The EIC further cited non-disclosure of the Correspondence at EurJIC as an additional rationalization for rejection. This appears to be a thinly veiled insinuation that I behaved unethically. To be clear, no attempt was made to conceal the existence of the Correspondence. I didn't cite the unpublished Correspondence in the Comment due to the lack of a journal citation at the time of submission, as well as the differences in the two systems. I went to great lengths to perform a non-repetitive analysis, even though the underlying issues of Fe(III) hydrolysis are identical (e.g. I needed to cite the same pKa values for hydrated Fe(III) in both articles and it's difficult to express this uniquely). Owing to the different types of experiments performed in each case, I believe that the Comment highlighted a different set of problems that lead to incorrect conclusions. I am not impartial in this case, but I believe people can still write on the same topic more than once in the scientific literature. Many authors, myself included, have been asked to write reviews on the same subject for different journals and therefore reach different audiences. After receiving referee reports from ACS-AMI, I can certainly imagine having revised the Comment with a citation to the EurJIC Correspondence with some additional discussion to address the referee suggestions, although I feel it would confuse the situation to make a close comparison of 2 systems that exhibit different signal transduction pathways.

Furthermore, the EIC suggested that my group should "[carry] out its own investigation on these sensor systems". If one looks at the synthesis of the Belfield probe, you quickly see that this would be an significant commitment of time. The probe requires a 6-step synthesis with a late stage macrocyclization step that proceeds in a reported 20% yield. The only positive outcome of such an effort would be disproving a published paper. A truly comprehensive investigation would require re-synthesizing and re-analyzing dozens of reported Fe(III) probes. This is not usually the kind of study that the community is excited about publishing. This is definitely not deemed fundable research by granting agencies. My aforementioned Inorg. Chem. paper that included a re-investigation of an existing Fe(III) probe as only a small component of a larger study was deemed unimportant by one referee for exactly this reason. Fortunately, that paper was handled by a diligent, thoughtful editor and was published anyway. Again, I am not impartial, but I feel the alternative resolution was proposed by the EIC at least in part because no rationale PI will undertake such an investigation in the current publishing/funding climate. So where does that leave the ACS-AMI situation? I am seeking the input of my scientific friends and colleagues. I have considered the following options:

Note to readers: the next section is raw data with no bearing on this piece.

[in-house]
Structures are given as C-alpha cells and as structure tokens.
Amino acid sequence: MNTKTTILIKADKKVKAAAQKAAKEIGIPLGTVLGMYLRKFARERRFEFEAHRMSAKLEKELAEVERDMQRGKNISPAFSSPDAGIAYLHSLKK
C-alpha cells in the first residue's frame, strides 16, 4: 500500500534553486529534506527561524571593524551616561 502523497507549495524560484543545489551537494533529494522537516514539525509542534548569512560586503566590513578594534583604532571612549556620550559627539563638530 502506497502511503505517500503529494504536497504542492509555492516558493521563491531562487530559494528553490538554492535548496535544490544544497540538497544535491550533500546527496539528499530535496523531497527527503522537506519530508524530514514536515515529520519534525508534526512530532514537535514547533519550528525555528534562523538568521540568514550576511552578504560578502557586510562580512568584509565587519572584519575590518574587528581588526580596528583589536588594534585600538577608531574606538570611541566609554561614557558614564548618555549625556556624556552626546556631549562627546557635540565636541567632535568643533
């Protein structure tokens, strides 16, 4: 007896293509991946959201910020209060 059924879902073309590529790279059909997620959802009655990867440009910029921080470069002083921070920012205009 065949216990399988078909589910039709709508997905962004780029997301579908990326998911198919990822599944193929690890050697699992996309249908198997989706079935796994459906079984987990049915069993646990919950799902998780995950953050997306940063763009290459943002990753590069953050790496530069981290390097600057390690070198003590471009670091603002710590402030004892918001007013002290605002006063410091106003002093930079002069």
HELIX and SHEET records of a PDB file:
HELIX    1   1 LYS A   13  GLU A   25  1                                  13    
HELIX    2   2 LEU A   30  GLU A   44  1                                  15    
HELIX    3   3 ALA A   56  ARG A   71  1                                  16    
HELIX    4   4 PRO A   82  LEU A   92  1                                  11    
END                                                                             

1. Do nothing. Let this decision stand and move on to bigger and better things. Certainly the most rational course of action from one perspective. The problem with this choice is that the ACS-AMI paper has been cited by authors on multiple occasions as a defense when I critique their experimental protocols/data interpretation in manuscript reviews. This has happened several times in just the last 3 months. This is how these erroneous ideas have been perpetuated in the literature, and it will only get worse.

2. Conduct a study. In the Cu(I) field, it has been proposed that any imaging study should include a control where cells are treated with a structurally similar probe without metal binding ligands. In the case of the Belfield probe, this probably would be some dialkylanilino-BODIPY derivative. That's a pretty easy easy compound to make, but does not create a complete story without the Belfield probe for side-by-side comparison. This returns to the problem of time and resources. Also, what journal publishes such an investigation? It is highly repetitive to say that I am not impartial, but recent history suggest that ACS-AMI won't be particularly interested in this study.

3. A wikileaks-like information dump. No matter what direction I choose, I feel that it would be justified to "self-publish" the Comment here (although the information is already covered in the blog) as well as the referee reports and EIC feedback from ACS-AMI. I have nothing to hide, but what are the ramifications of such an action? Even with full disclosure, I can't escape the feeling that this is such a niche area that the impact will be minimal unlike more prominent issues that have captured the attention of chemists.

What do you think? I'd love to hear your comments and suggestions.